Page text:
What is Ambush Marketing?

Mary McMahon
Mary McMahon

Ambush marketing is a marketing technique which involves riding on the coattails of a major event without paying sponsorship fees, essentially using the event as a free promotion. One classic example of ambush marketing occurred at the 1996 Olympic Games in Atlanta, when the Nike company covered the city in ads, benefiting from the focus on the city for the Olympics without having to pay the often hefty sponsorship fees. Ambush marketing is a source of frustration for promoters of sports events, as well as companies which do pay sponsorship fees.

Ambush marketing is often used at sporting events.
Ambush marketing is often used at sporting events.

This type of marketing most commonly occurs in association with major sports events, although potentially other events could be used as a venue for ambush marketing as well. At a typical sports event, several companies pay very large fees for exclusive marketing rights, and these fees can sometimes number in the billions for events like the Olympics. In return for the fees, the company gets exclusive advertising space, and it is supposed to get protection from competitors. Rival soda companies, for example, cannot both pay sponsorship fees for the same event.

A variety of techniques are used in ambush marketing. The most basic is simply buying up billboard space around an event, assuring that people who attend the event will see the marketing. This practice is entirely legal, although event organizers and sponsors may find it annoying. Ambush marketers may also be more subtle, doing things like passing out t-shirts, hats, and other promotional gear to people attending the event so that their branding is seen in the stadium.

The issue of ambush marketing highlights the growing reliance on sponsorship fees among many major sports organizations. Some people have suggested that the massive sponsorship fees compromise such events; for example, at the Olympics, athletes are often not allowed to bring their own food and drink into the Olympic Village, so that if they are photographed or videoed, they will not undermine the sponsor of the event. In other instances, a sports team or organization may be forced to make certain concessions to meet the demands of a sponsor, raising questions about their integrity.

The next time you attend or happen to be in the neighborhood of a major sports event, you can probably spot some ambush marketing. In the stadium itself, large banners typically proclaim the major sponsors, and they may also play advertisements or pass out promotional materials. Look to the fringes of the stadium for materials from competitors.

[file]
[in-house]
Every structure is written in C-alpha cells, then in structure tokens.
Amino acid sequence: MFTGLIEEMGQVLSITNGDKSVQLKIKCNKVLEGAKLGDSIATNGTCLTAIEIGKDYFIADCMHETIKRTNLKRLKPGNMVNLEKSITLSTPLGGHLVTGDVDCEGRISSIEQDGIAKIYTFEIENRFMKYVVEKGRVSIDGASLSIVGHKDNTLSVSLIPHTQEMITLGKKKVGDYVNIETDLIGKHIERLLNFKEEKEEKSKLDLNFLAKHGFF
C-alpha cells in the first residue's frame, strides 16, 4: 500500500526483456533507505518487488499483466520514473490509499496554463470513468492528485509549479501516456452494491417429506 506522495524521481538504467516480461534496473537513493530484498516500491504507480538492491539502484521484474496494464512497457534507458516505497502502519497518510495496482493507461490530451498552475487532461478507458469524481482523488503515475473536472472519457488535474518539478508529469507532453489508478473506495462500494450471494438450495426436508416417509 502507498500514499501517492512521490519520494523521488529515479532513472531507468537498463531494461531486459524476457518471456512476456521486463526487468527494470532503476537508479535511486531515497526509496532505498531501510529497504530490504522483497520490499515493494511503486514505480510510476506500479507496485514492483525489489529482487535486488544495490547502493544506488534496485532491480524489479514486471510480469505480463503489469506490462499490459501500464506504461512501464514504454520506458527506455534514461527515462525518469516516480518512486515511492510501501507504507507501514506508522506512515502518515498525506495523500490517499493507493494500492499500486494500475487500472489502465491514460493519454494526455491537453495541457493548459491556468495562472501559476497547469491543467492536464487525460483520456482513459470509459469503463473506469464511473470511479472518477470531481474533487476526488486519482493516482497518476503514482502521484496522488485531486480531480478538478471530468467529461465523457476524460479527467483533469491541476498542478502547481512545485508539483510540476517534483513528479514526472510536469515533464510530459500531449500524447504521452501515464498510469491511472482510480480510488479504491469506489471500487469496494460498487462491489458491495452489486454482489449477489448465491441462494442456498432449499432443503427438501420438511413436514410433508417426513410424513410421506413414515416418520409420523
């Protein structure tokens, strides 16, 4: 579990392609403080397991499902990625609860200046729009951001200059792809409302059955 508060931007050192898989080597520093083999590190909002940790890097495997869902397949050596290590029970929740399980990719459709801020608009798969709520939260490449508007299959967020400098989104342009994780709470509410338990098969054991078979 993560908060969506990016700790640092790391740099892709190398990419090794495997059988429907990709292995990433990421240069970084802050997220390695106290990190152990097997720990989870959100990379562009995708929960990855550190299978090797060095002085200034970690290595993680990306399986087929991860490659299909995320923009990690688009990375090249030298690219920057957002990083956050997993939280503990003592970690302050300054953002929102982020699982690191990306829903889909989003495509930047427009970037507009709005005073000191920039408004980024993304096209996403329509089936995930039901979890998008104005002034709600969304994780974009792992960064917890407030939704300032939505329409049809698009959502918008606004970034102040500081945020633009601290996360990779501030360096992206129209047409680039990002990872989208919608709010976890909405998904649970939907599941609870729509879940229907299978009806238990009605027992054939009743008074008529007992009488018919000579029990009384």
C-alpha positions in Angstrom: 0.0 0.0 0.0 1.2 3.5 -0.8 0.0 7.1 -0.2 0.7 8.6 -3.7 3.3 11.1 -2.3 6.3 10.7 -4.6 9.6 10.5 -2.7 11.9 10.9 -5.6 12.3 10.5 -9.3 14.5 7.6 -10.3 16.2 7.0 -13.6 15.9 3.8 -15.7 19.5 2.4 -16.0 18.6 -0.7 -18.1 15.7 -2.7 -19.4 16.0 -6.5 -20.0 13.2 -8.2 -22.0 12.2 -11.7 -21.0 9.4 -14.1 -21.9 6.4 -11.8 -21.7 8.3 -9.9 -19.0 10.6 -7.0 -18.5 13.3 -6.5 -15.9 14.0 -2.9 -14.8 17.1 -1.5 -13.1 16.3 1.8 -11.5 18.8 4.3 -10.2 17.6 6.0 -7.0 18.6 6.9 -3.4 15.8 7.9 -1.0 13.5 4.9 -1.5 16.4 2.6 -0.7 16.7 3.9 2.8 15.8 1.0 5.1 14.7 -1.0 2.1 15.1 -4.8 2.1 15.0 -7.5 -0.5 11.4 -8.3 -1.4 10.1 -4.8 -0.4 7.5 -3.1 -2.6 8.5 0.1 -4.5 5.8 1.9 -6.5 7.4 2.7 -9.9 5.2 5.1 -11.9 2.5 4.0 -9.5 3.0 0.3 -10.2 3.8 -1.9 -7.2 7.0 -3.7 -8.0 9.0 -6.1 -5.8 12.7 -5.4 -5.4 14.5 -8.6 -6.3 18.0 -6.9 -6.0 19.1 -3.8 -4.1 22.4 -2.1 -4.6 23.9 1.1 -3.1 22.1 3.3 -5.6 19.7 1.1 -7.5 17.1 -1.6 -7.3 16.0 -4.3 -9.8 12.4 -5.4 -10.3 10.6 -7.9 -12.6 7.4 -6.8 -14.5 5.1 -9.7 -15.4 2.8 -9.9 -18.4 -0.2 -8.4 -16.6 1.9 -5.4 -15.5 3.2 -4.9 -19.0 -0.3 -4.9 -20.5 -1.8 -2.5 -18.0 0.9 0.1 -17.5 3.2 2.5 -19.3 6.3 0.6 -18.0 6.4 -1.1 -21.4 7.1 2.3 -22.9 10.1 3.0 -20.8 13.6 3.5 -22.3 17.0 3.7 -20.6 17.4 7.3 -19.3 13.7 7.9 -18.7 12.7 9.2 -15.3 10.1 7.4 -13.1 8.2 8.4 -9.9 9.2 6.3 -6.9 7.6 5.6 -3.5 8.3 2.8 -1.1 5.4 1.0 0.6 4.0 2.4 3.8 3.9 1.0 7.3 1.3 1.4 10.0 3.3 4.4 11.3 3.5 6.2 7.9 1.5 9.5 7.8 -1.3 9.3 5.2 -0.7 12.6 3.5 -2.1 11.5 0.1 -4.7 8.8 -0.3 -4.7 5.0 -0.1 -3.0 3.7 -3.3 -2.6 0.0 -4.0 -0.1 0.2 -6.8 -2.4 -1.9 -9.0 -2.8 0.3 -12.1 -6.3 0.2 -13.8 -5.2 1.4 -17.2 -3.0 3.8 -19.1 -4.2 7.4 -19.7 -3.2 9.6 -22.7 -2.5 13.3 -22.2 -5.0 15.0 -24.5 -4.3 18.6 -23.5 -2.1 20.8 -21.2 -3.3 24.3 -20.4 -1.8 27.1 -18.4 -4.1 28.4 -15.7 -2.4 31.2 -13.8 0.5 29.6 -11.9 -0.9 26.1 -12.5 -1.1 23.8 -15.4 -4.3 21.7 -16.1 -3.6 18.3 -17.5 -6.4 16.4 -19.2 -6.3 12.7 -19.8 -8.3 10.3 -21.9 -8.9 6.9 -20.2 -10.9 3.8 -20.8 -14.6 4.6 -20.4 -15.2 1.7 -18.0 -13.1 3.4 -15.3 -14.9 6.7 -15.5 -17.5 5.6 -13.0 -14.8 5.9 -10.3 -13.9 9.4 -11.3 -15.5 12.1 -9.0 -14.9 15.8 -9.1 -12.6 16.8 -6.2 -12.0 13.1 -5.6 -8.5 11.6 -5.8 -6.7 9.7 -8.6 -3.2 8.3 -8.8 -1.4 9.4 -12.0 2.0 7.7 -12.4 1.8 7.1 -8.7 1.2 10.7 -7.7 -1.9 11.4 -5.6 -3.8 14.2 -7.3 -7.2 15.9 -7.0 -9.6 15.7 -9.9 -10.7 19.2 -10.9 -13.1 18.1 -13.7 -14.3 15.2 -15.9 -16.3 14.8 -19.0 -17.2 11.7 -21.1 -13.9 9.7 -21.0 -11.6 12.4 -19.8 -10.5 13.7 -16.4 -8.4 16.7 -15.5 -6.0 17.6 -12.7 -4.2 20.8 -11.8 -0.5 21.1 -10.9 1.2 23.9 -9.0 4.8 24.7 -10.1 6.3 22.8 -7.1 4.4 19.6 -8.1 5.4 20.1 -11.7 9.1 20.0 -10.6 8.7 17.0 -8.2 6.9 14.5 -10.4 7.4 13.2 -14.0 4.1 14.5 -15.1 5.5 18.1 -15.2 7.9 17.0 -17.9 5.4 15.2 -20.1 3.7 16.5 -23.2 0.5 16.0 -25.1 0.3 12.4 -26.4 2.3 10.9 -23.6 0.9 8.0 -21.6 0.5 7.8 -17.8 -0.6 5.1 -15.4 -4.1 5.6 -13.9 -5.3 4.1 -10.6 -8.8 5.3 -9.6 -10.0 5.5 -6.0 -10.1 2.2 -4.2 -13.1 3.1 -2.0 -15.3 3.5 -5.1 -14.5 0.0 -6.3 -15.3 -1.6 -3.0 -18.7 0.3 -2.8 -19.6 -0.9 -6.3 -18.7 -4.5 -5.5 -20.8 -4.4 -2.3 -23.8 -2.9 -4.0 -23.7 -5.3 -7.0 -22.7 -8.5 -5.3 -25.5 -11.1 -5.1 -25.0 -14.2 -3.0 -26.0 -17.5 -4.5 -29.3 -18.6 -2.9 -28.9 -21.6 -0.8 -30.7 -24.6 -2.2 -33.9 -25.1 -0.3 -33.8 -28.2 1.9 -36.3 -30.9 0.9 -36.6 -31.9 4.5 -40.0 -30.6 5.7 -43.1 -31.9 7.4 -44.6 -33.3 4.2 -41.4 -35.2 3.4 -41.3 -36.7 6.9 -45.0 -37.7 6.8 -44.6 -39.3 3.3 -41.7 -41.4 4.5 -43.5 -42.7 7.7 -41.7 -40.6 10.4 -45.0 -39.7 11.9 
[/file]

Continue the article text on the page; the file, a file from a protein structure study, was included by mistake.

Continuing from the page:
Mary McMahon
Mary McMahon

Ever since she began contributing to the site several years ago, Mary has embraced the exciting challenge of being a wiseGEEK researcher and writer. Mary has a liberal arts degree from Goddard College and spends her free time reading, cooking, and exploring the great outdoors.

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Discussion Comments


where it is mostly used and why?


@ Comparables- Ambush marketing by definition is not limited to big name marketing at sporting events. Ambush marketing is any type of guerrilla marketing which "ambushes" the consumer by placing marketing messages where they would least be expected.

An ambush marketing technique can be tame and mild like placing small stickers marketing a product on bananas in a grocery store. Ambush marketing can also be bold like the case of Burger king putting "I [heart] BK!" t-shirts on Ronald McDonald statues, or Audi staging a car heist of its A3 hatchback when it was released at the New York Auto Show. Ambush marketing can even border being destructive, as was the case when IBM painted "PEACE, LOVE, LINUX" on San Francisco streets to promote the company's switch to Linux systems. In this case, the city hit IBM with a corporate graffiti fine, but it was cheaper and more effective than paying for advertising space on television or the internet.


What are some other ambush marketing examples? Ambush marketing has to be more than weaseling your way into sporting events.


It would seem that such a reliance of professional sports on advertisements would highlight the symbiotic relationship of capitalism and sports. America is a land of widespread team-loyalty and interest in multiple home teams of multiple competitive sports, and is also a leading capitalistic nation. The common denominator is competition.

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